It really affected me. The film features psychologists who have been studying what makes people happy in all different parts of the world. What they've found is that a whopping 50% of happiness is genetic; that we are born with a sort of set point of happiness. Another 10% is life circumstances, like your job, income, family situation, etc. (We often like to think this comprises 100% of our happiness, but it's actually very little.)
The remaining 40% is up to us. That's the part we can control. We can actually change the physical structure of our brains (a newly-discovered phenomenon called neuroplasticity) to create more and stronger dopamine and seratonin receptors, thereby becoming happier people.
What can we do to create more happiness? The researchers studied that, too. There were the obvious answers like exercise, time with friends, etc. But the one type of action that created the most consistent, dramatic, and lasting happiness in the people studied was (drumroll). . .
acts of kindness.
So this got me thinking. Perhaps I'm looking at this road trip/exploration/finding a new place to live journey all wrong. I've been looking for a place that would make me happy; a place I'd love to be. There is certainly something to be said for finding a community that matches up with my values, but what if I shifted my search focus slightly to others?
What if, instead, I asked the question, "Is this a community in which I could be of service? Do I have gifts and talents that could bring others happiness in this place?"
That puts nearly every town on the map! Now, I want to keep in mind that in order to be of service to others, I need to keep my own cup full, and doing that will require a solid, supportive group of friends and plenty of outdoor beauty in which I can hike, bike, swim, and play. So really, my goals are quite complementary to one another.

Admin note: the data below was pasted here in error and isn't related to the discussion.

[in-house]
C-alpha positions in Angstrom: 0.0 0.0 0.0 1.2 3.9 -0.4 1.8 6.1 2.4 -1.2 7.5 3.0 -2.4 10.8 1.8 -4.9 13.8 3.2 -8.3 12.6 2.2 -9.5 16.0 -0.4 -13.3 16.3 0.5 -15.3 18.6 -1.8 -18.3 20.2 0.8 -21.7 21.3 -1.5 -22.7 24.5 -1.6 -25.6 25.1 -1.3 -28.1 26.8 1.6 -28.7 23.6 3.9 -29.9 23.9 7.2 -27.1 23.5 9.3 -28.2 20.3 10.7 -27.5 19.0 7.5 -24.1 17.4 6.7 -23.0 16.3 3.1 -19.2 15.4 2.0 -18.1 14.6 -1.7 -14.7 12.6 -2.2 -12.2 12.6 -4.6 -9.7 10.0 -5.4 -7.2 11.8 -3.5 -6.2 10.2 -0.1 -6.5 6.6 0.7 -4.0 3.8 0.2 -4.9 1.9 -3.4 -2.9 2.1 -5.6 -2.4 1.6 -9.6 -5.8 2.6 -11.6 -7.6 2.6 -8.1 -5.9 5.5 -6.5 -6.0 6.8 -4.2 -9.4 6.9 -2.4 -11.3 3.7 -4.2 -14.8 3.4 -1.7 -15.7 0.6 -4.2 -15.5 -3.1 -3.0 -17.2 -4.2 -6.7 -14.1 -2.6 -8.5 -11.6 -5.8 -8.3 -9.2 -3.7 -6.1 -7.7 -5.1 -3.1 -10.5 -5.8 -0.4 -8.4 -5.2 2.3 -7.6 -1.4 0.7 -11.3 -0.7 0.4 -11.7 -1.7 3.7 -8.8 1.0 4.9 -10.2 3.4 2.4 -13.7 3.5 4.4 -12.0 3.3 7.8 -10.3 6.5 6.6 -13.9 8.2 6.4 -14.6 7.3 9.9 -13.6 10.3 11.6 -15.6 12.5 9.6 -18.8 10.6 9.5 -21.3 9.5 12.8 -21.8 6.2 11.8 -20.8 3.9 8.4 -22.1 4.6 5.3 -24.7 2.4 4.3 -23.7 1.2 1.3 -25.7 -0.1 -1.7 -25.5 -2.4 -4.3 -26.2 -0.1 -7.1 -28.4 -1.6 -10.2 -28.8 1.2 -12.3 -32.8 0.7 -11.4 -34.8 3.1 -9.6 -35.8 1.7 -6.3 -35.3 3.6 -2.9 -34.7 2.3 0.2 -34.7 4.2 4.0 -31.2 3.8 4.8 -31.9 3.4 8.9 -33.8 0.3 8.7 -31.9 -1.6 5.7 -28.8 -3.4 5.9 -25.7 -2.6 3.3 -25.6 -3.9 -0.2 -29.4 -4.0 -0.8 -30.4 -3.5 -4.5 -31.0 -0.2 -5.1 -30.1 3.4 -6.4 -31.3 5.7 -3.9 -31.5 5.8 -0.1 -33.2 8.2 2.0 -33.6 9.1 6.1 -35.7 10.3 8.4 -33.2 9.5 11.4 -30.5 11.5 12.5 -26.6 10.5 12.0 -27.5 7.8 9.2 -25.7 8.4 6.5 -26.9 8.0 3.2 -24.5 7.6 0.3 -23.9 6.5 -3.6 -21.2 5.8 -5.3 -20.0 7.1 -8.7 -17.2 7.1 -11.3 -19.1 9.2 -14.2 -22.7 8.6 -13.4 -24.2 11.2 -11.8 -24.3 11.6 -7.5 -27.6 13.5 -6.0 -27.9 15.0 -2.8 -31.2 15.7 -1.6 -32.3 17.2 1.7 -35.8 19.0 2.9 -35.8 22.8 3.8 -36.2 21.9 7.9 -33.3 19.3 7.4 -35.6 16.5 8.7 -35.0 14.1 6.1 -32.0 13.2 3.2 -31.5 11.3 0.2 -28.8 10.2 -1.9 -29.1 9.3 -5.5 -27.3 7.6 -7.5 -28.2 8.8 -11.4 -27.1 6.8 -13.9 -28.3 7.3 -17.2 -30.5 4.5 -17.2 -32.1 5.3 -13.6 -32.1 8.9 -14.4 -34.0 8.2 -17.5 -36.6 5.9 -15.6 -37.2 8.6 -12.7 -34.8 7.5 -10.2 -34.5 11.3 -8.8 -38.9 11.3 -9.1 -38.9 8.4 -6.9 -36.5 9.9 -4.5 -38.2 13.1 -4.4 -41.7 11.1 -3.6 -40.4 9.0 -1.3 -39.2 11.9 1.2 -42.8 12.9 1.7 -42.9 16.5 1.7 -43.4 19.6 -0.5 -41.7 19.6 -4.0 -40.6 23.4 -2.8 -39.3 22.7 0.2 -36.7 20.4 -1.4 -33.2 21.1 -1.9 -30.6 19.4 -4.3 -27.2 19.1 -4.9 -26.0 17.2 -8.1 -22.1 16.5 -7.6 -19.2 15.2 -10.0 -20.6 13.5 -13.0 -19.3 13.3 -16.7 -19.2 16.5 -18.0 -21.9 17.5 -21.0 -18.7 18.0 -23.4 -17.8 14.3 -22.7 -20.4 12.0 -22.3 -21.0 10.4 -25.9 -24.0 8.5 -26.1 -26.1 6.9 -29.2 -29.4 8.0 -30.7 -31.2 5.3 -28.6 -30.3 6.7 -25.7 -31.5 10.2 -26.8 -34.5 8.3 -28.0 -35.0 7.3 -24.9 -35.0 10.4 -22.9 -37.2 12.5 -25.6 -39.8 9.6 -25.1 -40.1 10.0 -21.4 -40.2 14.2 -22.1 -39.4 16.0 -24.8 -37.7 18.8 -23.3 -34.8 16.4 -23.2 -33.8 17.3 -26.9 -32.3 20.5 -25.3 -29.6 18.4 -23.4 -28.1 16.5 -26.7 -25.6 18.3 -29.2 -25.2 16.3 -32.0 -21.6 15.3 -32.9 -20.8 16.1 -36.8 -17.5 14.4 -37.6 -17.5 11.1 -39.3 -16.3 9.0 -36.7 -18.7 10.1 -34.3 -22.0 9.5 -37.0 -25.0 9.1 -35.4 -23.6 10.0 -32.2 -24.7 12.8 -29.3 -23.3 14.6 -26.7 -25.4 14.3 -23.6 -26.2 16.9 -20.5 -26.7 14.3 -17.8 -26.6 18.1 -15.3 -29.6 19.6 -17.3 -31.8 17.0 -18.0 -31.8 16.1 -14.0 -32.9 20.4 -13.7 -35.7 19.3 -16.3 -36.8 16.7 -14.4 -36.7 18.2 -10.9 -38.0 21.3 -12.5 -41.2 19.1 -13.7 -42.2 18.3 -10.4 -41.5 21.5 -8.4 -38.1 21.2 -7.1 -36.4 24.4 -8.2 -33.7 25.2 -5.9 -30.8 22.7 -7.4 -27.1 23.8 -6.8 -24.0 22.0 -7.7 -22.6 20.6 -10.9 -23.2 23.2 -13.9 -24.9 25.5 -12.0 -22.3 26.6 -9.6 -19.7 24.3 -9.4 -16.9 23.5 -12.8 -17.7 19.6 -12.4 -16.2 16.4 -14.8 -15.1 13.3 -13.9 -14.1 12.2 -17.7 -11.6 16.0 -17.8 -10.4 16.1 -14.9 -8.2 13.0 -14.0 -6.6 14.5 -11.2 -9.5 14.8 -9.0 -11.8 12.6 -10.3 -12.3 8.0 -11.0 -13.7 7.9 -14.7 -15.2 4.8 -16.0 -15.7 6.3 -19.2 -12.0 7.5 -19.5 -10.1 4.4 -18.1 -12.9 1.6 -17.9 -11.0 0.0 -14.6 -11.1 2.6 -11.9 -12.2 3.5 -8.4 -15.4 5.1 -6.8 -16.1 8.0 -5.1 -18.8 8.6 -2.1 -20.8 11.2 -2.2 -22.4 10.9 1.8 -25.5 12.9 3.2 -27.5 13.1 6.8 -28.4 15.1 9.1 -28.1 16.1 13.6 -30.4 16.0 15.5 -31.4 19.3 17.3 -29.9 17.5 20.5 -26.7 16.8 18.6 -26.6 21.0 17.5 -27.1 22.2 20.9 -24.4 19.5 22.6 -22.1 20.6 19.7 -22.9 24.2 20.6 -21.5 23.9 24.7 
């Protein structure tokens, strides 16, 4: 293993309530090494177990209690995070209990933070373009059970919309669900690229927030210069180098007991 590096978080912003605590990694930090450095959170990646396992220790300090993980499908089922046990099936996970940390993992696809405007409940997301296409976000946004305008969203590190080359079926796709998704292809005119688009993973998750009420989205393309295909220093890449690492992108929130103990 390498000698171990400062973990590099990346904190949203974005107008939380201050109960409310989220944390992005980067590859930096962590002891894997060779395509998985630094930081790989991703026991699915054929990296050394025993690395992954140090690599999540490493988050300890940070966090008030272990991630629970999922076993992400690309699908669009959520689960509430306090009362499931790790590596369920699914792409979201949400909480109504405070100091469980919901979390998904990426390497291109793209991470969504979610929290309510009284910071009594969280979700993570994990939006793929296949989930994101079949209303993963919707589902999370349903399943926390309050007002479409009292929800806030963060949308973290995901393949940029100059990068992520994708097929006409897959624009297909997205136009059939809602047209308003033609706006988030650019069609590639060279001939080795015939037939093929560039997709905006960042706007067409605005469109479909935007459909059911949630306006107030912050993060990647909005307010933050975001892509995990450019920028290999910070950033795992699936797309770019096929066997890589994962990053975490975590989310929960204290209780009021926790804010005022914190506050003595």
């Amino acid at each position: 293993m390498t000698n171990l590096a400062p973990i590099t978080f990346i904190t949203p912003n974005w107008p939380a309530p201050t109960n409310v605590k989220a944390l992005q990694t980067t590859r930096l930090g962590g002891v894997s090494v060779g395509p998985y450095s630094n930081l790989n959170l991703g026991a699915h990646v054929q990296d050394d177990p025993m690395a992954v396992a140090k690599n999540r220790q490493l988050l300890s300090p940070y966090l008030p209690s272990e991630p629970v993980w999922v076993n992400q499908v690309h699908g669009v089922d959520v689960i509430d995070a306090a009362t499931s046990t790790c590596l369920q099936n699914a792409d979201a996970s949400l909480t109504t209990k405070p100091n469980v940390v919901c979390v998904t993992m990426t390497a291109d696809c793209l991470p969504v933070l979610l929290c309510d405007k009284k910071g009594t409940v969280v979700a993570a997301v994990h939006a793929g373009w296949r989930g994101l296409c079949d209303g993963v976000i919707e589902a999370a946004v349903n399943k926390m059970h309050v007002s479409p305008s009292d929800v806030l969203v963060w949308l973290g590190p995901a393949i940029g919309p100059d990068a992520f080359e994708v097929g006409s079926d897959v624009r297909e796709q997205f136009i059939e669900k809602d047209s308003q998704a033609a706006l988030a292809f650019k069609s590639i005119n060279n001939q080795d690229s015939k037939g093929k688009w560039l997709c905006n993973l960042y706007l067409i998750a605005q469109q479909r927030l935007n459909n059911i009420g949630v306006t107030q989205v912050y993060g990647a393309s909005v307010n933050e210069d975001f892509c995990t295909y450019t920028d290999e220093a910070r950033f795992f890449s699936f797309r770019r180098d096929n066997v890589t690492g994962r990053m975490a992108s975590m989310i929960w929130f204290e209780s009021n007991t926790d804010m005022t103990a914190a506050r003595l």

|(image credit: blog.3dcart.com)|
I decided to put this into action right away. The girl I'm staying with had to drop off some resumes at personal care homes for jobs she's applying for this week. I asked her if I could tag along and see if the places had any volunteer opportunities. Here's how it went down:
"Hi, do you have any volunteer opportunities right now?" I ask the smiley brunette mom-type behind the desk.
"Well yes, you'll need to fill out a volunteer application and complete a background check." She starts shuffling through papers on her desk.
"Ok I'm happy to do that. It's just that I'm only in town for a week and was hoping I could use some of my free time to come in and visit with some of your residents. Just talk to them, really. Do I still need all the paperwork for that?"
"Yes, unfortunately you do," she replies. "But I might be able to get the background check in two days if you haven't lived too many places.
"I've lived all over the place and don't even have a local address right now to give you," I sigh.
She smiles politely and retracts the application. "I'm sorry, dear."
"Does it make any difference that I've been teaching for eight years and was just the head of a middle school back in Maryland?"
She smiles again. "I'm sorry. You understand these rules are to protect our residents. I can't help you out at this time."
"Sure, sure," I say dejectedly. "I understand. Thanks anyway." I smile my thanks and go lean against the wall opposite the front desk to wait for Emily while she's in her interview.
Then I hear, "Hey young lady, that's a very pretty dress you have on. Come here and let me see." The crackled voice of an old woman calls me over to the common area where five residents are gathered in some chairs.
I walk over to her, glancing backwards at the woman at the front desk. She is turned around looking in a file cabinet. She doesn't see me go. I shuffle quickly past the desk and pull up a chair with the residents.
Before long, I am hearing all of their stories. Most of them grew up on farms in Montana or Wyoming. The women talked of helping their mothers cook dinner, chopping the heads off of chickens, milking the cows, and even winning a horse race for a prize. One man was a math teacher on an indian reservation and had some great stories to tell as well. They all seemed quite lucid. We all laughed a lot.
When Emily came out of her interview, the residents and I had just broken out into song together. She came over and said, "Well I was feeling badly that I left you out here but I guess you're just fine!"
Documentary hypothesis: confirmed.